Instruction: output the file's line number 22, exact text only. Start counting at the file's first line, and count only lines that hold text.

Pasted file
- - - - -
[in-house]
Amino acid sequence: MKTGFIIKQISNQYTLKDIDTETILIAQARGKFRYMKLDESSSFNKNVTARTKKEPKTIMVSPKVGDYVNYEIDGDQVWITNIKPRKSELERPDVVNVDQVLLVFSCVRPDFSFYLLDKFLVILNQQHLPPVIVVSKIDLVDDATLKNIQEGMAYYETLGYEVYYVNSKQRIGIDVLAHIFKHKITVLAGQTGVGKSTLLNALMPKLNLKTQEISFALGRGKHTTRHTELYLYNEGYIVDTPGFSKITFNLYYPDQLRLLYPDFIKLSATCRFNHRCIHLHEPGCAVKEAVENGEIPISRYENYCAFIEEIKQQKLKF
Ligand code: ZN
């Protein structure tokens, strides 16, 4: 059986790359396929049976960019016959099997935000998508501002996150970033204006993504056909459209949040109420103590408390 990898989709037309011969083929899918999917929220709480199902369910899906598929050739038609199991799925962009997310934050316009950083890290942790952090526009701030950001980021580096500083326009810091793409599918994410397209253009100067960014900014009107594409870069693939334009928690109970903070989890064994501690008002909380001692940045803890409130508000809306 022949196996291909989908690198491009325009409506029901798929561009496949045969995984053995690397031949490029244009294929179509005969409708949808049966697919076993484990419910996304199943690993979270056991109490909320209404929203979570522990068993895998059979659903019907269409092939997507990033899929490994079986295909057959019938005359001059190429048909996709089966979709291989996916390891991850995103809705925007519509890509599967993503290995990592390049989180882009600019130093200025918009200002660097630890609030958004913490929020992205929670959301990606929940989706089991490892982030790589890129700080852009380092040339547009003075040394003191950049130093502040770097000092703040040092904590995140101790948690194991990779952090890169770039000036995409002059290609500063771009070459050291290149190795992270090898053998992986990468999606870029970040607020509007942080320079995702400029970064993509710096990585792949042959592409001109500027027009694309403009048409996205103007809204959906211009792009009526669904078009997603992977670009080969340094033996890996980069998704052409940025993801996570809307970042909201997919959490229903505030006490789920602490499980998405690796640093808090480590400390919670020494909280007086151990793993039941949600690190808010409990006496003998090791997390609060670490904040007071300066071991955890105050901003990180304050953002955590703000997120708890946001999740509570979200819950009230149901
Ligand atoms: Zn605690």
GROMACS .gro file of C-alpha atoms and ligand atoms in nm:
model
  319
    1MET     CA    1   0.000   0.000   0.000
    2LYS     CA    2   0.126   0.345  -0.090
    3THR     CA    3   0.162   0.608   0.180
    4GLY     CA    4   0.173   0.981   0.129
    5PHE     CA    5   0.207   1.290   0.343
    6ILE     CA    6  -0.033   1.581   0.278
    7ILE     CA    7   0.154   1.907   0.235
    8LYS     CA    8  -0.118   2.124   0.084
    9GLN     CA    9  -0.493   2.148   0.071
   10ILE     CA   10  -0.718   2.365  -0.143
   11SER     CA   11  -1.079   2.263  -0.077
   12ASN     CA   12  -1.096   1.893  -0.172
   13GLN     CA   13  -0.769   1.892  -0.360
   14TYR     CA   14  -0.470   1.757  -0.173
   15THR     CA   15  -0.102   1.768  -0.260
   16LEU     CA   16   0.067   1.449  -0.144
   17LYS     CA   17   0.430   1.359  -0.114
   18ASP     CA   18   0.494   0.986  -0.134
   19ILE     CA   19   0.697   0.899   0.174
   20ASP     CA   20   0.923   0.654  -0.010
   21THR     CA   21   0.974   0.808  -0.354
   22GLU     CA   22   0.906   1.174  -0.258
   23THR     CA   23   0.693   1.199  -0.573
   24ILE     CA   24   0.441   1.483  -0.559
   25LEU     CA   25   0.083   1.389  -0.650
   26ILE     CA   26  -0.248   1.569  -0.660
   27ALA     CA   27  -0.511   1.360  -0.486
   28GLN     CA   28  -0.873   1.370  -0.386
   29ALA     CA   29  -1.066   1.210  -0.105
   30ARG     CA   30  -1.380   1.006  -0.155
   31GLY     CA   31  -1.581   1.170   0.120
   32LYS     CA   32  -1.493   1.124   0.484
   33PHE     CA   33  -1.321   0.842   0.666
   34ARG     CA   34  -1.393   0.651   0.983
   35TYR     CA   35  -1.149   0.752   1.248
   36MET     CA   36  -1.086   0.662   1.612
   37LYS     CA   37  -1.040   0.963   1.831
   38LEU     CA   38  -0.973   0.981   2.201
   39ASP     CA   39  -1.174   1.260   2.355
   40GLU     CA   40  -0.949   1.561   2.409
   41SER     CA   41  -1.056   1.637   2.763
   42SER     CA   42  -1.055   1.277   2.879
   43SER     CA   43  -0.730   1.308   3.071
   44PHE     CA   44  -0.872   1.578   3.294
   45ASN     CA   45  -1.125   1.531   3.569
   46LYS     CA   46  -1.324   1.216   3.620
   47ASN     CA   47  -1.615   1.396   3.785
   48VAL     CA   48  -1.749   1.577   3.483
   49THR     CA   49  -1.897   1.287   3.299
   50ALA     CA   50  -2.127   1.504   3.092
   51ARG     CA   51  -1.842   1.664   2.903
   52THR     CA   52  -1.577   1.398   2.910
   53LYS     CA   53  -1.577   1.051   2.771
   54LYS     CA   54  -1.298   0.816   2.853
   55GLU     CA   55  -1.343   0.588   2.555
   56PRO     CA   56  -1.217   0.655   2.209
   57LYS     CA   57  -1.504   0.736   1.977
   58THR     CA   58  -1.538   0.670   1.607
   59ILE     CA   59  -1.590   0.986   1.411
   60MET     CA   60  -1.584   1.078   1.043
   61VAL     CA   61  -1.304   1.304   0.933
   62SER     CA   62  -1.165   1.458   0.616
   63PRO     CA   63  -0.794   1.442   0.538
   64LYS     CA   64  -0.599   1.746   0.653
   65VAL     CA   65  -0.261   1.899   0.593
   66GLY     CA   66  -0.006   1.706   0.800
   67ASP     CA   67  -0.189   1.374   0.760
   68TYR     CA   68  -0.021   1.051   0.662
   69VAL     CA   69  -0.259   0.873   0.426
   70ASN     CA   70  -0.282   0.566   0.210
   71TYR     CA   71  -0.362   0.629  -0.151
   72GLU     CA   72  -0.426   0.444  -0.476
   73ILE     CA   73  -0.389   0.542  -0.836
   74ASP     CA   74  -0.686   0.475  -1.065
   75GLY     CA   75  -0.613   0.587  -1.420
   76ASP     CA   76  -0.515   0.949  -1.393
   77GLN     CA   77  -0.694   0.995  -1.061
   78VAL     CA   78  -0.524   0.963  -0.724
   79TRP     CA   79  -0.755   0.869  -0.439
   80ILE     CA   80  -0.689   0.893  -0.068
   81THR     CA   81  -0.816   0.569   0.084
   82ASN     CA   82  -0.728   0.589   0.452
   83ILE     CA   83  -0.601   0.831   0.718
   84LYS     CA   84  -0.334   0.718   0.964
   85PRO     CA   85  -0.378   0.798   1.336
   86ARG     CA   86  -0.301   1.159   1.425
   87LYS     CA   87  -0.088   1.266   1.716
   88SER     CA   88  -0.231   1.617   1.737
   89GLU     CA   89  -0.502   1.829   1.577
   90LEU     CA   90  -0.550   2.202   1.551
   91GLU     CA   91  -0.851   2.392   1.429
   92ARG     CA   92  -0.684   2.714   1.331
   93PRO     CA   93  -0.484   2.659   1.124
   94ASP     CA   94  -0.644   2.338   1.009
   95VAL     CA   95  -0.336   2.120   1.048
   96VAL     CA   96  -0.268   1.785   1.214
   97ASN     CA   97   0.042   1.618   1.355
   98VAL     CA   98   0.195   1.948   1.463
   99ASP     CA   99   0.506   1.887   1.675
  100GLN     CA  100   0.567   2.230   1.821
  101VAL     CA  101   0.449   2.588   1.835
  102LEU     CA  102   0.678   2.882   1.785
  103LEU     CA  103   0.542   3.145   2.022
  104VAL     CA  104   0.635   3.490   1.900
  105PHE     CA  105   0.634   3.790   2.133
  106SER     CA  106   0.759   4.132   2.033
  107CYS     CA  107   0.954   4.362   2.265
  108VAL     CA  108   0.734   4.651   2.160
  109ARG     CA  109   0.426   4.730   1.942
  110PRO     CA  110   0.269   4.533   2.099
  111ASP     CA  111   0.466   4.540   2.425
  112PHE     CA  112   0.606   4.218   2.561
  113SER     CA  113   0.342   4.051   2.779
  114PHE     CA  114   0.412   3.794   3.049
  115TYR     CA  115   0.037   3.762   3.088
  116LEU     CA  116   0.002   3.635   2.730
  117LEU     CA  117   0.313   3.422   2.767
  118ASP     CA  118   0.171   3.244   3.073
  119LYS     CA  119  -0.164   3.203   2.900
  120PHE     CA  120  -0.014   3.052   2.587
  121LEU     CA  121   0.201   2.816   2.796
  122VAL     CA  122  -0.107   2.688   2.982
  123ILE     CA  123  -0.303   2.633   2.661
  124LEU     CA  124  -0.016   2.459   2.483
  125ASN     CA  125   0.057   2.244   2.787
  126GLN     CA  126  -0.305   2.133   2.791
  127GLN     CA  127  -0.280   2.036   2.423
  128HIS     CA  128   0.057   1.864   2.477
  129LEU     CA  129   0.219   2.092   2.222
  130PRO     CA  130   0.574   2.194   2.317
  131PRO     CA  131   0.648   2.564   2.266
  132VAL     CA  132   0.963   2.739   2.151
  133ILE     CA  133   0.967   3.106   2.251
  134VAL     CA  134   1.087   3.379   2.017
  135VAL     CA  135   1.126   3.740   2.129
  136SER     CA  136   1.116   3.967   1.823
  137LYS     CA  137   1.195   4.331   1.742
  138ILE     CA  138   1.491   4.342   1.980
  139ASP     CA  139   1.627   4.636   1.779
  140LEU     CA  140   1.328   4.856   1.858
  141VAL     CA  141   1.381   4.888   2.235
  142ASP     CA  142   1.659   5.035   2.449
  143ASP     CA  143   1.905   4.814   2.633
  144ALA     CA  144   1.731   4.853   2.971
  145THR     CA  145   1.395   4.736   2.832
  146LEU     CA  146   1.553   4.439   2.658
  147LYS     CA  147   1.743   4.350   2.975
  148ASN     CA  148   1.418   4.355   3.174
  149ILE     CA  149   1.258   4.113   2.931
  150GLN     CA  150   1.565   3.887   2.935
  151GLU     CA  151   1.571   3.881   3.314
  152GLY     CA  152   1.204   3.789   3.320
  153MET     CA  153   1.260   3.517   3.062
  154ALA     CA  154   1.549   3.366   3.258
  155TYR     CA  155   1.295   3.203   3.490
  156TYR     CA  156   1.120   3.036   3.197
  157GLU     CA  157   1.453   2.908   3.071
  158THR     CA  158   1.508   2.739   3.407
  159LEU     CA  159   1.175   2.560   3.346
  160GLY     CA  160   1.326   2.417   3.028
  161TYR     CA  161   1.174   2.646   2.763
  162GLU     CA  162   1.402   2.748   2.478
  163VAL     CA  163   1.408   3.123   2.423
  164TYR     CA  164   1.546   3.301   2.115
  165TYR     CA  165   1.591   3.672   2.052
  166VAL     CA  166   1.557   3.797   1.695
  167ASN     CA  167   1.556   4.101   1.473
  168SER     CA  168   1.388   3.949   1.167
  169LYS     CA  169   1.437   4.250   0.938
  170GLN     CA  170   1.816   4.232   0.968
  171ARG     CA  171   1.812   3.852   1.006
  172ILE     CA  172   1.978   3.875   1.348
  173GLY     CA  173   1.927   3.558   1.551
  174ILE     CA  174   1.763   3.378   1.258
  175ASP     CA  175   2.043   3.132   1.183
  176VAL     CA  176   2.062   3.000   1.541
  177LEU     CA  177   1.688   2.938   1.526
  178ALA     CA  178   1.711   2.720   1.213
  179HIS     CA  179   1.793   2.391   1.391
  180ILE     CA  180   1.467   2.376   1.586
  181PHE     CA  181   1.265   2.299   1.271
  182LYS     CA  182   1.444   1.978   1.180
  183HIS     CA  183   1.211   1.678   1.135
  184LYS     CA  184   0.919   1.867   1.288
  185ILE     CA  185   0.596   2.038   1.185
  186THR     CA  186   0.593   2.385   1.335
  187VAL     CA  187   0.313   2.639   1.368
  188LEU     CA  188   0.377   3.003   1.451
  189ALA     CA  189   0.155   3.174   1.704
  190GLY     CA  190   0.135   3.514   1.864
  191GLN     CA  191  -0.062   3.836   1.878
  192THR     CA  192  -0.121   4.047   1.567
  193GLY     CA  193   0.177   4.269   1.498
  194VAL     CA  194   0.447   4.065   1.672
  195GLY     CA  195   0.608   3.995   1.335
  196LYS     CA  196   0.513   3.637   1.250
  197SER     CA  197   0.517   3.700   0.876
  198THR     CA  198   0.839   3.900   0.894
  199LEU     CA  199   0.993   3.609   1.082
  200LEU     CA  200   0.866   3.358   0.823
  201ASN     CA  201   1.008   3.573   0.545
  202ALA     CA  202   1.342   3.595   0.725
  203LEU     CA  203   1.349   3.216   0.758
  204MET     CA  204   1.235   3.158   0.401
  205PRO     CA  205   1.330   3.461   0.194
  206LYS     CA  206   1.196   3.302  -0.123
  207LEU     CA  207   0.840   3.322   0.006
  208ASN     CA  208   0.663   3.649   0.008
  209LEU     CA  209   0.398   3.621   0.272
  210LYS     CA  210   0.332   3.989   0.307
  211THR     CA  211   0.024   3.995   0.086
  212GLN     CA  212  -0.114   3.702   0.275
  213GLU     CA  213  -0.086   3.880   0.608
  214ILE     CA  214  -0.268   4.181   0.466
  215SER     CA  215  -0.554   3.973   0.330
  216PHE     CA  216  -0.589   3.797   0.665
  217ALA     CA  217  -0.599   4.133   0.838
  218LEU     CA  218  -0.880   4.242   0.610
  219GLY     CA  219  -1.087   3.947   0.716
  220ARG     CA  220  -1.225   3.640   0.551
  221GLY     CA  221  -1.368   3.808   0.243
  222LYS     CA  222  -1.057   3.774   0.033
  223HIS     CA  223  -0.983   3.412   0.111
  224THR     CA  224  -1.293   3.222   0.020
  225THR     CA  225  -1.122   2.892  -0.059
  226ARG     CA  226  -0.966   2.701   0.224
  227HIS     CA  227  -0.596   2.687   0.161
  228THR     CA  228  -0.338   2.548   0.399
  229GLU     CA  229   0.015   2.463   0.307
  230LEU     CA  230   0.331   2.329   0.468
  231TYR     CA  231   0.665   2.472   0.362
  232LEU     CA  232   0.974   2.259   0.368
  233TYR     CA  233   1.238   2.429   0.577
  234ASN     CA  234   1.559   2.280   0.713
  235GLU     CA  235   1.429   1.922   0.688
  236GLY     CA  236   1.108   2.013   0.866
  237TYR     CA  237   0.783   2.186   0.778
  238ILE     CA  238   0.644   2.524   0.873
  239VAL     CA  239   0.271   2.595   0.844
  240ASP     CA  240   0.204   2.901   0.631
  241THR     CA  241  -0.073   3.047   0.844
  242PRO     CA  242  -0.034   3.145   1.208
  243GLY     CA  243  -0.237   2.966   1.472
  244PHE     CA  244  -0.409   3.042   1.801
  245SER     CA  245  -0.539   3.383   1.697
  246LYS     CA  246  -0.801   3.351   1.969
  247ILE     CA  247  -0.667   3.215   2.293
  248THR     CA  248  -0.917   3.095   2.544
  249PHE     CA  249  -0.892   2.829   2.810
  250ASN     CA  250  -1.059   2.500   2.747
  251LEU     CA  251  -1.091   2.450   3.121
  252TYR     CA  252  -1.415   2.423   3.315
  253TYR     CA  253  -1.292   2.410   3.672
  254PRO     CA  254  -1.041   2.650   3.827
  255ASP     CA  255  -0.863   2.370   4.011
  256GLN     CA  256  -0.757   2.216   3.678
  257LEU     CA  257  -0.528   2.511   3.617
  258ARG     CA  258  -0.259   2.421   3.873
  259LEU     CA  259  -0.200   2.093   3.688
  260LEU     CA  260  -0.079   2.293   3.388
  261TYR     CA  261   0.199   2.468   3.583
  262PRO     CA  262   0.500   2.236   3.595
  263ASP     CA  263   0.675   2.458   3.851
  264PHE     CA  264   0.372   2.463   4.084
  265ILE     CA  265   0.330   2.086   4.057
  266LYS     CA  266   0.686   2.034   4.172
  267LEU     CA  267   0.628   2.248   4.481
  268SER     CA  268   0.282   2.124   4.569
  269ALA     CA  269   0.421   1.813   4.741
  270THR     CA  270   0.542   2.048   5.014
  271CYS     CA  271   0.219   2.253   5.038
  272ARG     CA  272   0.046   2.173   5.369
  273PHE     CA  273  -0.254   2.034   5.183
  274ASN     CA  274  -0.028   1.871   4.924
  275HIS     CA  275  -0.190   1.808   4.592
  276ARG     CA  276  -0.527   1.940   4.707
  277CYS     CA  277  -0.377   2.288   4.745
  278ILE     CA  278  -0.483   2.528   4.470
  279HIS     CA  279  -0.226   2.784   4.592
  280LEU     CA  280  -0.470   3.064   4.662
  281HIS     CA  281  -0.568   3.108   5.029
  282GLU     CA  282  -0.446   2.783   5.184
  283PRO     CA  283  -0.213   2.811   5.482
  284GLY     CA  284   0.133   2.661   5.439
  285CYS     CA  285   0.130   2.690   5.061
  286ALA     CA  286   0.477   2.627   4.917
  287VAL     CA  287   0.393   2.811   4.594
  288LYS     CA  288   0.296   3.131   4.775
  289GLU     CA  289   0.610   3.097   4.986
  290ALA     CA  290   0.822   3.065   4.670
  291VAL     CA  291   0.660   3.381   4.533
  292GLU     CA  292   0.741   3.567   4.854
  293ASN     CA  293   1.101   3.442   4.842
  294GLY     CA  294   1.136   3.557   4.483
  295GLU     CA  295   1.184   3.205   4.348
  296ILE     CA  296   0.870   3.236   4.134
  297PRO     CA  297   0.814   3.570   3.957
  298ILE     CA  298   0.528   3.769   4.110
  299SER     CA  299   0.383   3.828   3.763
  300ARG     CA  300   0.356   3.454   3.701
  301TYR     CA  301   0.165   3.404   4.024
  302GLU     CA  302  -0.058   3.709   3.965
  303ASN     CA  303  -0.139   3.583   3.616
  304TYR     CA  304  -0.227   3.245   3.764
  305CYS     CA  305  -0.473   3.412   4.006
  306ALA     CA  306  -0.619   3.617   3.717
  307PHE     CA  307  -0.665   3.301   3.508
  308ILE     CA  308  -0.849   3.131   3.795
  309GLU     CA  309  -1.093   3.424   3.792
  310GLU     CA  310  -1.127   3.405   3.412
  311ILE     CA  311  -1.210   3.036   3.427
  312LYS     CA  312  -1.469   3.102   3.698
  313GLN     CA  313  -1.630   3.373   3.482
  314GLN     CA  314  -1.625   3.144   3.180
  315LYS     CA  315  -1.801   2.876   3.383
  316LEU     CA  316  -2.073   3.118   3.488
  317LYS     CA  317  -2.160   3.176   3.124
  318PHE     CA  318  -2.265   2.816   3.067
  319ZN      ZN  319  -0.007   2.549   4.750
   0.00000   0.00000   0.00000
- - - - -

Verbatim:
   14TYR     CA   14  -0.470   1.757  -0.173